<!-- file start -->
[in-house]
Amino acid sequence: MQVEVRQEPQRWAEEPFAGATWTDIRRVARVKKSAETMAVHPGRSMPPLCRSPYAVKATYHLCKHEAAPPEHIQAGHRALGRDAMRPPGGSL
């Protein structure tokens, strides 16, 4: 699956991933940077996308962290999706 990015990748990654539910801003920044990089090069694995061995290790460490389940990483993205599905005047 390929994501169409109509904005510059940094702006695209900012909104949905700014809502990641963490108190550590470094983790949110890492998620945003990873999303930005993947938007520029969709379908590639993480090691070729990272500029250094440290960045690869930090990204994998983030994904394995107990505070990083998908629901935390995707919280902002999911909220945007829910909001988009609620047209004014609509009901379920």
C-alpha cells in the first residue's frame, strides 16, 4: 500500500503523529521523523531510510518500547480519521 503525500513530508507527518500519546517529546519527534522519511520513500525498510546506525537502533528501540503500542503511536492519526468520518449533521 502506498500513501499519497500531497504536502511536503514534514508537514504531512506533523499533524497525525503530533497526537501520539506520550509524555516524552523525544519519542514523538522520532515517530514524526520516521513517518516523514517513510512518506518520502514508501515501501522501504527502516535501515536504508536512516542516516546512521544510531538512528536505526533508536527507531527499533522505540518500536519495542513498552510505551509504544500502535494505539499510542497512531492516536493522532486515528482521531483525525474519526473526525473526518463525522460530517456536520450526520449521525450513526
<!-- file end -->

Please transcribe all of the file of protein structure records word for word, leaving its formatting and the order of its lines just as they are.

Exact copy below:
[in-house]
Amino acid sequence: MQVEVRQEPQRWAEEPFAGATWTDIRRVARVKKSAETMAVHPGRSMPPLCRSPYAVKATYHLCKHEAAPPEHIQAGHRALGRDAMRPPGGSL
């Protein structure tokens, strides 16, 4: 699956991933940077996308962290999706 990015990748990654539910801003920044990089090069694995061995290790460490389940990483993205599905005047 390929994501169409109509904005510059940094702006695209900012909104949905700014809502990641963490108190550590470094983790949110890492998620945003990873999303930005993947938007520029969709379908590639993480090691070729990272500029250094440290960045690869930090990204994998983030994904394995107990505070990083998908629901935390995707919280902002999911909220945007829910909001988009609620047209004014609509009901379920």
C-alpha cells in the first residue's frame, strides 16, 4: 500500500503523529521523523531510510518500547480519521 503525500513530508507527518500519546517529546519527534522519511520513500525498510546506525537502533528501540503500542503511536492519526468520518449533521 502506498500513501499519497500531497504536502511536503514534514508537514504531512506533523499533524497525525503530533497526537501520539506520550509524555516524552523525544519519542514523538522520532515517530514524526520516521513517518516523514517513510512518506518520502514508501515501501522501504527502516535501515536504508536512516542516516546512521544510531538512528536505526533508536527507531527499533522505540518500536519495542513498552510505551509504544500502535494505539499510542497512531492516536493522532486515528482521531483525525474519526473526525473526518463525522460530517456536520450526520449521525450513526